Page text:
Read about how the use of drama has helped to improve the oral communication skills of Secondary 4 Normal (Technical) students from four neighbourhood schools.
It is often assumed that drama activities have a direct impact on oral communication skills and can therefore be used as strategies in English language learning. There has been little research to investigate this, especially in the Singapore context, where English may be the second or even third language in regular classroom interactions.
This project was conceptualised as a case study to investigate the impact of using process drama as pedagogy for teaching oral communication. The investigation focused on Secondary 4 Normal (Technical) [N(T)] students from four schools in Singapore. Students participated in 10 “process drama” lessons led by trained facilitators, and were tested prior to and following the intervention.
Process drama (Haseman , 1991; O’Neill, 1995) is a genre of drama education practice which focuses on collaborative investigation and problem solving in an imaginary world. Process dramas use “pre-texts” (photographs, newspaper articles, music, artefacts, etc.) to “frame” the investigation and raise questions for the students. The process drama approach contextualises and sequences specific drama conventions into a cohesive structure. Such planned dramas provide opportunities for authentic pedagogy which mirrors real-life situations.
Process dramas can be devised for a range of learning contexts and may be invaluable in facilitating interdisciplinary links by using drama to frame learning while drawing on content and concepts from various subject areas. While working through process dramas, the students are learning in and through the art form simultaneously. Teachers who are trained in this area may integrate content, concepts, and processes from a range of disciplines into an extended learning experience.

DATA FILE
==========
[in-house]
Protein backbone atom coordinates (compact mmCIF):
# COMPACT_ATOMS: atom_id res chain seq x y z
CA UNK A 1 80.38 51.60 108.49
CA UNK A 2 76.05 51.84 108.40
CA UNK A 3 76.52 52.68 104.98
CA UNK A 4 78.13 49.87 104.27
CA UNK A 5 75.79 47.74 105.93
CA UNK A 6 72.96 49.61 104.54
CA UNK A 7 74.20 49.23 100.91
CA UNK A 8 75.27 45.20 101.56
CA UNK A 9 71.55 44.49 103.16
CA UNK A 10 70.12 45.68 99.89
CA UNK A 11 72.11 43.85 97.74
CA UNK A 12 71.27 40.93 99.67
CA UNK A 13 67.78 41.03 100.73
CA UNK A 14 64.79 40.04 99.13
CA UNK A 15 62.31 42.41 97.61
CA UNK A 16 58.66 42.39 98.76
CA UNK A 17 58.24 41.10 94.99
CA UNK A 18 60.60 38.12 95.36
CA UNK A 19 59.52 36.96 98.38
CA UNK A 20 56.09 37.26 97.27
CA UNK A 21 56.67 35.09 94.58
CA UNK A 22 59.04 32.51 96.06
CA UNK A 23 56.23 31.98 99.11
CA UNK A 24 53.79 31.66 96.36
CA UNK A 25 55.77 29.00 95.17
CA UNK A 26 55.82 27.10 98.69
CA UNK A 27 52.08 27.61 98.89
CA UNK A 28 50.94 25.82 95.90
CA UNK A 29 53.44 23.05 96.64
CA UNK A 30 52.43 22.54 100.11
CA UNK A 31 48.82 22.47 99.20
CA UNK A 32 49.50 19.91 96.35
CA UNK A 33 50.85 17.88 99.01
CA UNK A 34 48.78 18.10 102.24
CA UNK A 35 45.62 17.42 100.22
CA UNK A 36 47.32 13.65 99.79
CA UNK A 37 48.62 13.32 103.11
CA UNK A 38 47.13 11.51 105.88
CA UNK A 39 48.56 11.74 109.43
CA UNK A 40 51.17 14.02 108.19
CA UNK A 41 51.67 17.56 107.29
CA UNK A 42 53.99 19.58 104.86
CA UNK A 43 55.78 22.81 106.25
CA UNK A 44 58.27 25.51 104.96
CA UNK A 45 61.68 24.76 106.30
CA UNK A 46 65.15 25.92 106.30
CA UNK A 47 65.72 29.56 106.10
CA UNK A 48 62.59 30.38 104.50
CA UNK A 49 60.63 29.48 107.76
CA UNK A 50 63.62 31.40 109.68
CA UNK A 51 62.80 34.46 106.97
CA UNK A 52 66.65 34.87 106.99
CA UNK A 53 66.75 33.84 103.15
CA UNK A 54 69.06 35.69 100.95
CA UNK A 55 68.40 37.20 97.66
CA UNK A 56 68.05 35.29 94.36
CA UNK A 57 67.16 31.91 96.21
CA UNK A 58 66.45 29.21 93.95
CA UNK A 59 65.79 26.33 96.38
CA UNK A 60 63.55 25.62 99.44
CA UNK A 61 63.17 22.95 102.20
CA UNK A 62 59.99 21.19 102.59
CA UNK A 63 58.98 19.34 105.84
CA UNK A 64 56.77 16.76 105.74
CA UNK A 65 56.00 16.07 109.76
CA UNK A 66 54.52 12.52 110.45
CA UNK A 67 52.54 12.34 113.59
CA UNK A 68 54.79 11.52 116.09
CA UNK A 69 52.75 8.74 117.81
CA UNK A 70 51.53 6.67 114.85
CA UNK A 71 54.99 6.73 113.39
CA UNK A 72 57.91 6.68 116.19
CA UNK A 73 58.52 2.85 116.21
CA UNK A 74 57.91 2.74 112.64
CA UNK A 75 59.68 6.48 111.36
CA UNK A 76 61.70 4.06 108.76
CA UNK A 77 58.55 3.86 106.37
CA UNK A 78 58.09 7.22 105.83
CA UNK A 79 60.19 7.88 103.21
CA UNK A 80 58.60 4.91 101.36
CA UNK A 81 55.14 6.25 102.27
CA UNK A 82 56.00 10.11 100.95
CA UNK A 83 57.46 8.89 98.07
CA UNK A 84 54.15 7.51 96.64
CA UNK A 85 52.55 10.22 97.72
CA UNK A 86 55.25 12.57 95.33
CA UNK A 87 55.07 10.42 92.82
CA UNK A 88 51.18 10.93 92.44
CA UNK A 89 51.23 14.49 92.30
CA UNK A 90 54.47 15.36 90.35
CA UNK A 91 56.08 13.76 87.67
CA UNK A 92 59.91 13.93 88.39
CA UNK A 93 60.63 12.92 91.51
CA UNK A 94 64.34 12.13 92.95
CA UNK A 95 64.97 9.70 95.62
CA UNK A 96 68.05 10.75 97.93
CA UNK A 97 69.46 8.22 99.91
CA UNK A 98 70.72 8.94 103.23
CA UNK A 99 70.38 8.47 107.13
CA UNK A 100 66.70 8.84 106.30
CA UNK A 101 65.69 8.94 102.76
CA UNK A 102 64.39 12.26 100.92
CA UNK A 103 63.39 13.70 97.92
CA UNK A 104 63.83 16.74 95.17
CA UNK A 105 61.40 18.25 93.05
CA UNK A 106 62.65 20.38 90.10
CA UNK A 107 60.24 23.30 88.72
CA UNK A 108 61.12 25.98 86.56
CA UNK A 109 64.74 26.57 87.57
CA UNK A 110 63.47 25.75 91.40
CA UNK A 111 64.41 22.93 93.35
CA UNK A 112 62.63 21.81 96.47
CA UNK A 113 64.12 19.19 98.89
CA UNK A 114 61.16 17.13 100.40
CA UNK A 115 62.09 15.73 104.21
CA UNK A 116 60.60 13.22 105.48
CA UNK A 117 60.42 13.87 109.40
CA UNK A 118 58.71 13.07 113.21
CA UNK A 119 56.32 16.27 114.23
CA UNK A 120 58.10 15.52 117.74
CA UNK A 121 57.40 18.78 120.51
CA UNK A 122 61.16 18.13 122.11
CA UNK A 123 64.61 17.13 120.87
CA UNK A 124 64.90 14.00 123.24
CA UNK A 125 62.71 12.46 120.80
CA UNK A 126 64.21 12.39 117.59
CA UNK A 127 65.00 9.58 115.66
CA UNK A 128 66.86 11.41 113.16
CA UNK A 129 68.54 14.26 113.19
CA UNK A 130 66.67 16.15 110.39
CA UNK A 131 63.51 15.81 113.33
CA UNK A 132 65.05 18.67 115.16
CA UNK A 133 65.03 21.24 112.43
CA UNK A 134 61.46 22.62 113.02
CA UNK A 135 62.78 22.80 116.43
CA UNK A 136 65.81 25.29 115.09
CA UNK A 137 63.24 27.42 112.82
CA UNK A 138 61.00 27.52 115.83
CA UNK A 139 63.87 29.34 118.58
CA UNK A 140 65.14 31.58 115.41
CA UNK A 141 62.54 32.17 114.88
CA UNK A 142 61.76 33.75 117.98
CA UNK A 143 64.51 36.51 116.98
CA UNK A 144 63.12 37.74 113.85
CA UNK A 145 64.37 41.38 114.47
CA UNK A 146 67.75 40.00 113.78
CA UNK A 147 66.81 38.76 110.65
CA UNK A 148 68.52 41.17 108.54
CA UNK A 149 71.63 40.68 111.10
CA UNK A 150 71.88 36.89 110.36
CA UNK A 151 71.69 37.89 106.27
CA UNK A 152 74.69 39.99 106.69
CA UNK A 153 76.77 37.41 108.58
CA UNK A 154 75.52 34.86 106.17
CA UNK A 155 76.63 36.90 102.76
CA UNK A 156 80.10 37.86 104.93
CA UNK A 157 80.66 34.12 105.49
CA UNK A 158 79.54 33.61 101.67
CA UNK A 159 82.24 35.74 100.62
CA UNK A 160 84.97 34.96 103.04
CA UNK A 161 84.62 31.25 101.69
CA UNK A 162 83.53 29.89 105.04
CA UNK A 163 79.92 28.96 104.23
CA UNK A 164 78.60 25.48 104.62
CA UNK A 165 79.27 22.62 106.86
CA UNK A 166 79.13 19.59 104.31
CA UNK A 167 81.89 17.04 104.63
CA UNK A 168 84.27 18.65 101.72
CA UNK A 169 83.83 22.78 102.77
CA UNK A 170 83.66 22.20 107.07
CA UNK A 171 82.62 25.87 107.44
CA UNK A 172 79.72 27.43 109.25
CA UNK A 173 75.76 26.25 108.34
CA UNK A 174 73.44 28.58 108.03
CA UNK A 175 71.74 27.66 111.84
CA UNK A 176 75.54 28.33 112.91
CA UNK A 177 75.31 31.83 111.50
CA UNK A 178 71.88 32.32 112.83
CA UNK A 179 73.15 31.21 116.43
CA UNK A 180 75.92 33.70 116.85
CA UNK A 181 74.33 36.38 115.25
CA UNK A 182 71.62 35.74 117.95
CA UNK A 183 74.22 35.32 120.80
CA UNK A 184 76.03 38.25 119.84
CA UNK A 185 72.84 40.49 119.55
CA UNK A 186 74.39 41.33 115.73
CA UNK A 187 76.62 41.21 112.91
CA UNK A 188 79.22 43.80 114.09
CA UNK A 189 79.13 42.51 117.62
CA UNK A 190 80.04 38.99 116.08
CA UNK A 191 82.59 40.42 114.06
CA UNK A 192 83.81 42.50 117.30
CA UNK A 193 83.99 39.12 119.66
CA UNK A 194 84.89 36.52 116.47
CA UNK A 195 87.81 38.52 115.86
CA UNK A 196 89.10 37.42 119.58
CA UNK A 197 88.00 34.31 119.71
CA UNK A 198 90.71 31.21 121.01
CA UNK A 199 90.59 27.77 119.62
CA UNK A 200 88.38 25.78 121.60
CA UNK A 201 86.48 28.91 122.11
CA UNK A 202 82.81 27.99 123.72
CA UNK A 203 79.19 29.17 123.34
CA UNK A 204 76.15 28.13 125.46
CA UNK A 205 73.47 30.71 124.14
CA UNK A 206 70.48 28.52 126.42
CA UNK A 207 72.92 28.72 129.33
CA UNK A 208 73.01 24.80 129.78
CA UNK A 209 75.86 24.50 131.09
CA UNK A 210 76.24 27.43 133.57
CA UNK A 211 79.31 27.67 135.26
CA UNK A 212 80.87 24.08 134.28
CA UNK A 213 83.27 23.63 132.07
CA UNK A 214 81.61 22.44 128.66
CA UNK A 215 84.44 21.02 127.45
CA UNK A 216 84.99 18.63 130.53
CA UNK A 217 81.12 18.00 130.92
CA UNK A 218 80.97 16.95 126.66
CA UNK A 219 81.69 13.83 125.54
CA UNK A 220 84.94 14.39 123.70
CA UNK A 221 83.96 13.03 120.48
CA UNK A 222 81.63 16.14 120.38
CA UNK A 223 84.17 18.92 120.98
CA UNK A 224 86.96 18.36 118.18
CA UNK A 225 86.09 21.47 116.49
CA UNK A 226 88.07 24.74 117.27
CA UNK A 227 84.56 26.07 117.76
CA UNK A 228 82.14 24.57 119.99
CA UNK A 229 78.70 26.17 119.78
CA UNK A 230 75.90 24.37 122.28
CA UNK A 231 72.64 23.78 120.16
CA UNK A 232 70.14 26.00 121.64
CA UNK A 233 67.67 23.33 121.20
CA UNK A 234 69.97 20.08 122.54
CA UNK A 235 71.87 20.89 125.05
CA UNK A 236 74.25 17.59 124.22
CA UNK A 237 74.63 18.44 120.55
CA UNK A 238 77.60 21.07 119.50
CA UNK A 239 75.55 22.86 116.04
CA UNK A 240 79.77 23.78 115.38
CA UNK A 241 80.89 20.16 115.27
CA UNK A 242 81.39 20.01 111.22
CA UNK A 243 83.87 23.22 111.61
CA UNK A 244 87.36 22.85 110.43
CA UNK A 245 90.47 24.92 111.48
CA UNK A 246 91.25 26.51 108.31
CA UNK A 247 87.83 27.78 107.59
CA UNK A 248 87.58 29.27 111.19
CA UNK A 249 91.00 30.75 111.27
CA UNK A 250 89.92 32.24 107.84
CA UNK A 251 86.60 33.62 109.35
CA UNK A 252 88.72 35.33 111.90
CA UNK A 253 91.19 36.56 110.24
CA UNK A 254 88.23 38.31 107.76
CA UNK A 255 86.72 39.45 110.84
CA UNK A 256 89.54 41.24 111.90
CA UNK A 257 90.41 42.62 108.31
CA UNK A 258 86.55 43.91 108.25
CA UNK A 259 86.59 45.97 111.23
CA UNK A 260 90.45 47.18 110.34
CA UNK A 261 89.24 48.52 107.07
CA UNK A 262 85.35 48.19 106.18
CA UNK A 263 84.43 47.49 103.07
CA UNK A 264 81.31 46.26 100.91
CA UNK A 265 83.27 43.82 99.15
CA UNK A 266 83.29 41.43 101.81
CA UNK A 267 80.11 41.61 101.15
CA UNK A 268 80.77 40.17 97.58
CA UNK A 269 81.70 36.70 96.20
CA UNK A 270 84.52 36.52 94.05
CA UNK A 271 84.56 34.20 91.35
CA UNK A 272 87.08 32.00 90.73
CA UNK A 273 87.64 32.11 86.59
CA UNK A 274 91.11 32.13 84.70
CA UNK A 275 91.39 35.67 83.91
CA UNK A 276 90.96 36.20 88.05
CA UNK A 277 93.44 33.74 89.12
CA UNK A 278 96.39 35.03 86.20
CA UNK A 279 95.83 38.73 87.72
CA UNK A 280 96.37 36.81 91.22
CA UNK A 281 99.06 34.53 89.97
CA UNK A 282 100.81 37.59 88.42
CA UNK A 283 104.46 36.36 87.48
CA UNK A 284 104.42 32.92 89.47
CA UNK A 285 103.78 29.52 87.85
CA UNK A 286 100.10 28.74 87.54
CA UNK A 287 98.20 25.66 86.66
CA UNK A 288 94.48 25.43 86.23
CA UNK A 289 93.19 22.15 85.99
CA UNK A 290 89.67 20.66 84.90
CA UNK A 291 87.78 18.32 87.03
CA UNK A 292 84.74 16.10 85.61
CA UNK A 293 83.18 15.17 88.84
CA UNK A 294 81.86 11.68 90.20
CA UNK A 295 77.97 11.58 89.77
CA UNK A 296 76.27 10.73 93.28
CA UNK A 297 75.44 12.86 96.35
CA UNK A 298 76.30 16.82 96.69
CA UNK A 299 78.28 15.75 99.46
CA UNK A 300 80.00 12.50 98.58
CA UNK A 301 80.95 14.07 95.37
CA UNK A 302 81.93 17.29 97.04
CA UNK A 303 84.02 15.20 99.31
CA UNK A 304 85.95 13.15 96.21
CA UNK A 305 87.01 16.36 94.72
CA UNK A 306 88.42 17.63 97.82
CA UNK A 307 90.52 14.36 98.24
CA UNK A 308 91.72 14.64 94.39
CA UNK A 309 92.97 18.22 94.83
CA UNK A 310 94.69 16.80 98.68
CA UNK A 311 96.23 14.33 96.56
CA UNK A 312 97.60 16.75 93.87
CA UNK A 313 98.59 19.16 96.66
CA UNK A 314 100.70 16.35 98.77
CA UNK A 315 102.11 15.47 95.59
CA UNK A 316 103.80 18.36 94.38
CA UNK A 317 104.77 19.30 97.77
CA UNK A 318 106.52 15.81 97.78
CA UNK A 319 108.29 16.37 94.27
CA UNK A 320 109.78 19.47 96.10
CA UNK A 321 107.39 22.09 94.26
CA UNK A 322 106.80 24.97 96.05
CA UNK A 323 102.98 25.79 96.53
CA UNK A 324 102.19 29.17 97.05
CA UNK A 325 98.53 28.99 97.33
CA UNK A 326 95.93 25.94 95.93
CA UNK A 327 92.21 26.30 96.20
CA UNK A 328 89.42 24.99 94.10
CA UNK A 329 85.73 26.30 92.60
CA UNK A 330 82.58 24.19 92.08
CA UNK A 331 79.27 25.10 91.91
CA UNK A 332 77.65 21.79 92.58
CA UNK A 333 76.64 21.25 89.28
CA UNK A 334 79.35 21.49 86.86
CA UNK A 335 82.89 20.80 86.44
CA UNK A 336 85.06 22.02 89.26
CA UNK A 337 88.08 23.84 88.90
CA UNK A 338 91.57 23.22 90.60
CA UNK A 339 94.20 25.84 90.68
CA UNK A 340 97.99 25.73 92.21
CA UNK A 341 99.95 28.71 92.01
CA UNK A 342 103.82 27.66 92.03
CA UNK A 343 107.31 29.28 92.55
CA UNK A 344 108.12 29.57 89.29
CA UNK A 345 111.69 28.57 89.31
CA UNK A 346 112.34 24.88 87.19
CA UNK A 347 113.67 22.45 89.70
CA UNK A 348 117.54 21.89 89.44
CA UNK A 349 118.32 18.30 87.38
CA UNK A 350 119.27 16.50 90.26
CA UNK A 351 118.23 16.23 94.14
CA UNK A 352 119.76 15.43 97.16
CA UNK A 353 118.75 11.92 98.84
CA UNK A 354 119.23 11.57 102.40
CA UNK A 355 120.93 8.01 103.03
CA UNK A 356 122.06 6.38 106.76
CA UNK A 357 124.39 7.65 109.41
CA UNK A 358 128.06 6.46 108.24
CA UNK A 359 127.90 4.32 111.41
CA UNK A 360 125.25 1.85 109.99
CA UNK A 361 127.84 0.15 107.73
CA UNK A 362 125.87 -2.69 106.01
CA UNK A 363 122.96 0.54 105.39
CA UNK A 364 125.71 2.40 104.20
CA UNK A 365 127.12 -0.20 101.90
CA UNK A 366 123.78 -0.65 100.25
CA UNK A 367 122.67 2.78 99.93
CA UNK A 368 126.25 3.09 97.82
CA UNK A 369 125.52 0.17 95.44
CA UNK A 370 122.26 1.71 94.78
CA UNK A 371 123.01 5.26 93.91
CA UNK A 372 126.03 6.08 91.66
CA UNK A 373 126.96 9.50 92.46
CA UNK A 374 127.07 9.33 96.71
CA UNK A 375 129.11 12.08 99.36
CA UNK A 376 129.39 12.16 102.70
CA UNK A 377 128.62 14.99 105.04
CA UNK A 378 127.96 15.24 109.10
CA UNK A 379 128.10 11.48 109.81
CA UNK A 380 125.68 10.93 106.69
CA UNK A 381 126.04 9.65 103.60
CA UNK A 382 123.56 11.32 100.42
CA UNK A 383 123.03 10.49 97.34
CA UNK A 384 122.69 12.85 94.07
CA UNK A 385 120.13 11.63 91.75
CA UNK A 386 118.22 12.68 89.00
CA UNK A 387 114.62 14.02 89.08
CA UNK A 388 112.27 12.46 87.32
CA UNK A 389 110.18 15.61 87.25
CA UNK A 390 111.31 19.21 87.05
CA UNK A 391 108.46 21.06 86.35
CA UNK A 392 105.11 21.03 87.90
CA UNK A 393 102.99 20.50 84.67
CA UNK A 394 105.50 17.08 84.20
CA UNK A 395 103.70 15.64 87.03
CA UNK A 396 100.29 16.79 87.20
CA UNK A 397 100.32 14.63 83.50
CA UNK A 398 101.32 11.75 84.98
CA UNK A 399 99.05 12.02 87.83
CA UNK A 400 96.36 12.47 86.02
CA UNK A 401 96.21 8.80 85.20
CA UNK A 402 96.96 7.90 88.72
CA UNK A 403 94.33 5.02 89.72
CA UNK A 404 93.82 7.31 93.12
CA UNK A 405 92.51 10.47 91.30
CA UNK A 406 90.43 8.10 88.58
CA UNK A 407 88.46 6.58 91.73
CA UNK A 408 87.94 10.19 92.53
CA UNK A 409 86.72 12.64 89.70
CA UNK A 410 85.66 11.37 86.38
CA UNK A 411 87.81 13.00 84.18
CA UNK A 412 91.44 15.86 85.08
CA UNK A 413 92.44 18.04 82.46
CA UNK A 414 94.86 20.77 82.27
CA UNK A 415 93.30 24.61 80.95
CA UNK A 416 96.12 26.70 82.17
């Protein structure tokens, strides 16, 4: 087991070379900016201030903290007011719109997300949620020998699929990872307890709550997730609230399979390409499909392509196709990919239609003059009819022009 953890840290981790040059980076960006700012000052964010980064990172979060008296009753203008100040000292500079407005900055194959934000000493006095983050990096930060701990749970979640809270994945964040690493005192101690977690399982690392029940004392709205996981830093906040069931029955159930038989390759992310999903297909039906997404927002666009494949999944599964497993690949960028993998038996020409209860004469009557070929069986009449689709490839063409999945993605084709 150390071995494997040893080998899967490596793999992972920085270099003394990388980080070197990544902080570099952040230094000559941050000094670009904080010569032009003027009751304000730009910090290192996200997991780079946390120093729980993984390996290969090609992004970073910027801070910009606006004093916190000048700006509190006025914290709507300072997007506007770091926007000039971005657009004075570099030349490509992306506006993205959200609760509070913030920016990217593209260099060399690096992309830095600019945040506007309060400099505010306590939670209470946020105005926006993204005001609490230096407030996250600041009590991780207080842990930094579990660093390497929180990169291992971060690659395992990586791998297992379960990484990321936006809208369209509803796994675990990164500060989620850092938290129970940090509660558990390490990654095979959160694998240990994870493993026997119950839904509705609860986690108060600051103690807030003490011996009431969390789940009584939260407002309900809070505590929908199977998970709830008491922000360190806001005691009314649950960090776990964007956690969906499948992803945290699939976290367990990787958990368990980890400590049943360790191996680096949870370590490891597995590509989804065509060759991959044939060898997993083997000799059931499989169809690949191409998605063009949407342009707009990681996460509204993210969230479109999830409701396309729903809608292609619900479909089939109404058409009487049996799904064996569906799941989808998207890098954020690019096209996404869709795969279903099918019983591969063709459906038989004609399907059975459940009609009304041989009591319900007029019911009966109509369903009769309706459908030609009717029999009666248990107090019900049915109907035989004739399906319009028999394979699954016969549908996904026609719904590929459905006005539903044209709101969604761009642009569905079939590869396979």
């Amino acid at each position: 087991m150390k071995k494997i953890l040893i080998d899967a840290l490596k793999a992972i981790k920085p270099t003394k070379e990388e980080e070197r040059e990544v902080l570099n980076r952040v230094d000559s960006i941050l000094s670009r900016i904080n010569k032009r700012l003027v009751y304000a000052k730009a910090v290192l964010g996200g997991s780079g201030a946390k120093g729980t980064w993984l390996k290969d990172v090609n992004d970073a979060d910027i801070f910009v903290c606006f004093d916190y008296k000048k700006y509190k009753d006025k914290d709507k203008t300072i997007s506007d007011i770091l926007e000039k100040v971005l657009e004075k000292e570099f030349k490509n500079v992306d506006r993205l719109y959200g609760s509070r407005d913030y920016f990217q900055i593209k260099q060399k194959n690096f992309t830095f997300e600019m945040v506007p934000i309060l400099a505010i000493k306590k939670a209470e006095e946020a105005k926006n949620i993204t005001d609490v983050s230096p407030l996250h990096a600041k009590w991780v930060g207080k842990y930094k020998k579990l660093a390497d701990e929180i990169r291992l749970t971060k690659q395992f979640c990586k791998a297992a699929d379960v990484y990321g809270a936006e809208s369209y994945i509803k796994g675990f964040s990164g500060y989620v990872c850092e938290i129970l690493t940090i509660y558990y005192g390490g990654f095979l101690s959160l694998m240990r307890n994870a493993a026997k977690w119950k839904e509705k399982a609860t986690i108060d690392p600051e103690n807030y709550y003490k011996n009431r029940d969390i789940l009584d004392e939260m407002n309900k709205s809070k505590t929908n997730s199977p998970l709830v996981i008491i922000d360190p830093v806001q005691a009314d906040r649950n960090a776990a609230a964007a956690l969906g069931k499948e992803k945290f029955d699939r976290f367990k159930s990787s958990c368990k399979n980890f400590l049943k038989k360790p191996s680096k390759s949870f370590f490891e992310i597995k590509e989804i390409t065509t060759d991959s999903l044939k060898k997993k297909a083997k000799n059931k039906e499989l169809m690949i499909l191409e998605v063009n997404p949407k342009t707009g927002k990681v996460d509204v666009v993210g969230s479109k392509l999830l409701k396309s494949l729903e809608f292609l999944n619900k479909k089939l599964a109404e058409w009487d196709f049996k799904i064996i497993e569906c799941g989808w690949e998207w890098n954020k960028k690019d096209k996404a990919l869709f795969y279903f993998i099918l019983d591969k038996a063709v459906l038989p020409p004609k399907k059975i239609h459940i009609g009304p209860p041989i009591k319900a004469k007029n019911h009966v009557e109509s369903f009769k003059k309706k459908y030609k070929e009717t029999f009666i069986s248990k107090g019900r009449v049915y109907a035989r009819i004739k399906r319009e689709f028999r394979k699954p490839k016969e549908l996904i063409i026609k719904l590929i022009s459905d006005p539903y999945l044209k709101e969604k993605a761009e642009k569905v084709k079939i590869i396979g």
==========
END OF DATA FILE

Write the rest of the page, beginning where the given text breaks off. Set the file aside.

What we did
Teachers and schools proposed that N(T) students be the focus of this study, as it was felt that they were in need of opportunities for language development and would respond positively to the alternative ways of learning that drama offers.
We constructed a pre-test, modelled after the MOE oral communication examination syllabus for N(T) and tested 36 students from both the control (C) and intervention (I) groups. The students were randomly selected by a computer program. All results were recorded and compared against the results for the same 36 students at the end of the drama interventions.
Ten drama lessons of one hour each were planned and implemented, in most cases during regular curriculum time. Each school was encouraged to choose the most suitable times for implementation and offered combinations that best suited their needs.
In addition, at the end of the interventions, we interviewed the English teachers of the intervention classes, the facilitators of the workshops, and a random selection of students who had participated in the study.
What we have found so far
Statistical analysis of the student results showed that the effect of the process drama intervention on the total scores of students from I groups was highly significant. Not only did the students’ overall scores improve, there were also measurable improvements in each of the following areas:
- Clarity (the correct pronunciation of sounds and words)
- Vocabulary (range of words used)
- Relevance (connection to the topic)
- Interaction (engagement with the examiner)
- Prompting (the need for assistance or ideas during the conversation)
Students from C groups showed no change in their pre- and post-test results. In addition, early analysis of interviews with students and teachers indicated: Improvements in confidence and collaborative skills; and increased enjoyment of the learning process.
There were also some indications of improvements in communication across ethnic groups both within and outside the drama classes. This was commented on by the English teachers who noticed changes in behaviour in their own classes.
Where we go from here
Following these positive results, a new intervention project was launched in January 2005 at a local secondary school. The research team is working with all Secondary 1 and 2 English Language and Literature classes and their teachers to develop a model of practice that is transferable to other schools in Singapore.
Haseman, B. (1991, July). Improvisation, process drama and dramatic art. London Drama,19-21.
O’Neill, C. (1995). Dramaworlds: A framework for process drama. Portsmouth, NH: Heinemann.